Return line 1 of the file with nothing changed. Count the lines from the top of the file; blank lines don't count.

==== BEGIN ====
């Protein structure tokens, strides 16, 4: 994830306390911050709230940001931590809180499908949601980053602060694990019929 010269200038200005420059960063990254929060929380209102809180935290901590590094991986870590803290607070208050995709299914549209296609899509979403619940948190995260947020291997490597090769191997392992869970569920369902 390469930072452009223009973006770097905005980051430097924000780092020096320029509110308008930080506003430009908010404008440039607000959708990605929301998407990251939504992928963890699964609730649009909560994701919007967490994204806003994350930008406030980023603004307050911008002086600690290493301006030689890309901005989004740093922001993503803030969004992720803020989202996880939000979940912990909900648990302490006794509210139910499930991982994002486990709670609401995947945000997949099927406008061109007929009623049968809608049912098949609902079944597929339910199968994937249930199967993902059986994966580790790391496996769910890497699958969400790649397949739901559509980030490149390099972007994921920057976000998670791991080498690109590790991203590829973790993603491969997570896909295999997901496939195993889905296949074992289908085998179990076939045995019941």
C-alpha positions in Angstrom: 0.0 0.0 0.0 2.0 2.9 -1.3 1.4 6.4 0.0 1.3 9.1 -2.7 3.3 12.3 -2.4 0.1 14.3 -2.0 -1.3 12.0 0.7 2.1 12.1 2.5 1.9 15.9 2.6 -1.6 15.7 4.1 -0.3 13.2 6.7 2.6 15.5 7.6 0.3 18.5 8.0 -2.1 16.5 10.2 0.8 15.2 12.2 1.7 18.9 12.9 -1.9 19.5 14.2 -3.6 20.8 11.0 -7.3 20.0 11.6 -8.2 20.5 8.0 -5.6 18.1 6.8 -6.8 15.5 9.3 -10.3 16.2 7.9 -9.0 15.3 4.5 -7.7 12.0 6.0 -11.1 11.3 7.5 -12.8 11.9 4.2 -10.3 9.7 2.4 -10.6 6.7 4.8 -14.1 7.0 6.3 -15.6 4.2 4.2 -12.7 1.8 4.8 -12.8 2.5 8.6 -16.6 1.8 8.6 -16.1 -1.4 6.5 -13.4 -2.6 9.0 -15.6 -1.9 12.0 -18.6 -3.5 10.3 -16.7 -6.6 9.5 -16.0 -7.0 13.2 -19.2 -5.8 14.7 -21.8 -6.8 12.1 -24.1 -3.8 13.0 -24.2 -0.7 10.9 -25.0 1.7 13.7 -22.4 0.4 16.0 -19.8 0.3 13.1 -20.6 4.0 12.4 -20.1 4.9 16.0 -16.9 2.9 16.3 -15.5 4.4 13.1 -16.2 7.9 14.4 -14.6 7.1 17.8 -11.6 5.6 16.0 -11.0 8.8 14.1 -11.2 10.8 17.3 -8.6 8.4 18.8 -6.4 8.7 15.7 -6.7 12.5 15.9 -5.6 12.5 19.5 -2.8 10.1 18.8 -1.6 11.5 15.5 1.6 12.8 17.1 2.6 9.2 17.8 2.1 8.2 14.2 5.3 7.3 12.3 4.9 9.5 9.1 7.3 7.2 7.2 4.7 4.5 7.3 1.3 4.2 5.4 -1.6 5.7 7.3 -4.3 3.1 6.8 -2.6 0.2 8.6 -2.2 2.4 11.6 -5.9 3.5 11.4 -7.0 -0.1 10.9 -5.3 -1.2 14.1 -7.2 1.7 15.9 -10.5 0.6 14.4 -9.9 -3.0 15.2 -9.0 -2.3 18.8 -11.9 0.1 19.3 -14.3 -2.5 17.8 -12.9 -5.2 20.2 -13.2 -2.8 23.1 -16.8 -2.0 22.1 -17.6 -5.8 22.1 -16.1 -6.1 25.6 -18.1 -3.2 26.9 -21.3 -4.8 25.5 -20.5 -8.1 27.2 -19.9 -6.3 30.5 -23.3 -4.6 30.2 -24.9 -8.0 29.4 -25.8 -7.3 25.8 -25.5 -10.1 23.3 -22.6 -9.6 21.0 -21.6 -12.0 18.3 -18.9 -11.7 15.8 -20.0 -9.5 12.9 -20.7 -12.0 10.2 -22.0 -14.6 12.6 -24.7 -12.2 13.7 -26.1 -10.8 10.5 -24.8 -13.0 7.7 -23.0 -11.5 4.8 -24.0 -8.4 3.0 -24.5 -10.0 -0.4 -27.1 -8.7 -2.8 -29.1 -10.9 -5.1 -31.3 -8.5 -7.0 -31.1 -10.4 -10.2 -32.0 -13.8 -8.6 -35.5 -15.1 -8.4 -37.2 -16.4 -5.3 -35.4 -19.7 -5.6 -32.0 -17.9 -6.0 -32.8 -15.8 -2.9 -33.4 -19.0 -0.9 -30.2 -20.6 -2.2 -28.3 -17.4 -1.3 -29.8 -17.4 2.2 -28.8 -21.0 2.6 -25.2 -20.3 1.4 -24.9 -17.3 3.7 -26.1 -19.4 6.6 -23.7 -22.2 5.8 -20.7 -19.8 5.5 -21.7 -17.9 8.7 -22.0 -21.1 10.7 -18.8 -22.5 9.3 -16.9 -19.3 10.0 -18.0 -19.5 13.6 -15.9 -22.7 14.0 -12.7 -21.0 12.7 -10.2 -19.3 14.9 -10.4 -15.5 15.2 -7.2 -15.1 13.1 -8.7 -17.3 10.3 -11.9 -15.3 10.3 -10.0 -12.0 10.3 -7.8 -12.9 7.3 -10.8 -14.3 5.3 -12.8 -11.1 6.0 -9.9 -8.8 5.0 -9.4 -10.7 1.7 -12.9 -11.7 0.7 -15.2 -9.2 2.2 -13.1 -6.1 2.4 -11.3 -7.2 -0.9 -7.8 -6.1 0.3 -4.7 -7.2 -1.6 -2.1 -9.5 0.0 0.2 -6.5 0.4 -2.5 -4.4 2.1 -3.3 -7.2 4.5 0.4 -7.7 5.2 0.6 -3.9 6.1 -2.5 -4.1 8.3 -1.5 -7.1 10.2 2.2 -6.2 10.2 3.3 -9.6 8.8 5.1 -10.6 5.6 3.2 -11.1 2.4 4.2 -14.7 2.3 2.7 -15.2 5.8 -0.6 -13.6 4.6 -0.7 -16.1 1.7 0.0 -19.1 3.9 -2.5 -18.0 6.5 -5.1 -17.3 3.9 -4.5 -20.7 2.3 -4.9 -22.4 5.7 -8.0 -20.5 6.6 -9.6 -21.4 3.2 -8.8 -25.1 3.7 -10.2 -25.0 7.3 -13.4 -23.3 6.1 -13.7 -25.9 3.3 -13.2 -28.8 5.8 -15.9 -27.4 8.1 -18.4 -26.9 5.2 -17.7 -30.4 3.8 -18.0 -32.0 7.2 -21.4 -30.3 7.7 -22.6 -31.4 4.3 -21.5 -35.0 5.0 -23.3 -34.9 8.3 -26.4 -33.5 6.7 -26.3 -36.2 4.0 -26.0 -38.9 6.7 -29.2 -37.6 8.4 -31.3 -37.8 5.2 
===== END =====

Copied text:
């Protein structure tokens, strides 16, 4: 994830306390911050709230940001931590809180499908949601980053602060694990019929 010269200038200005420059960063990254929060929380209102809180935290901590590094991986870590803290607070208050995709299914549209296609899509979403619940948190995260947020291997490597090769191997392992869970569920369902 390469930072452009223009973006770097905005980051430097924000780092020096320029509110308008930080506003430009908010404008440039607000959708990605929301998407990251939504992928963890699964609730649009909560994701919007967490994204806003994350930008406030980023603004307050911008002086600690290493301006030689890309901005989004740093922001993503803030969004992720803020989202996880939000979940912990909900648990302490006794509210139910499930991982994002486990709670609401995947945000997949099927406008061109007929009623049968809608049912098949609902079944597929339910199968994937249930199967993902059986994966580790790391496996769910890497699958969400790649397949739901559509980030490149390099972007994921920057976000998670791991080498690109590790991203590829973790993603491969997570896909295999997901496939195993889905296949074992289908085998179990076939045995019941």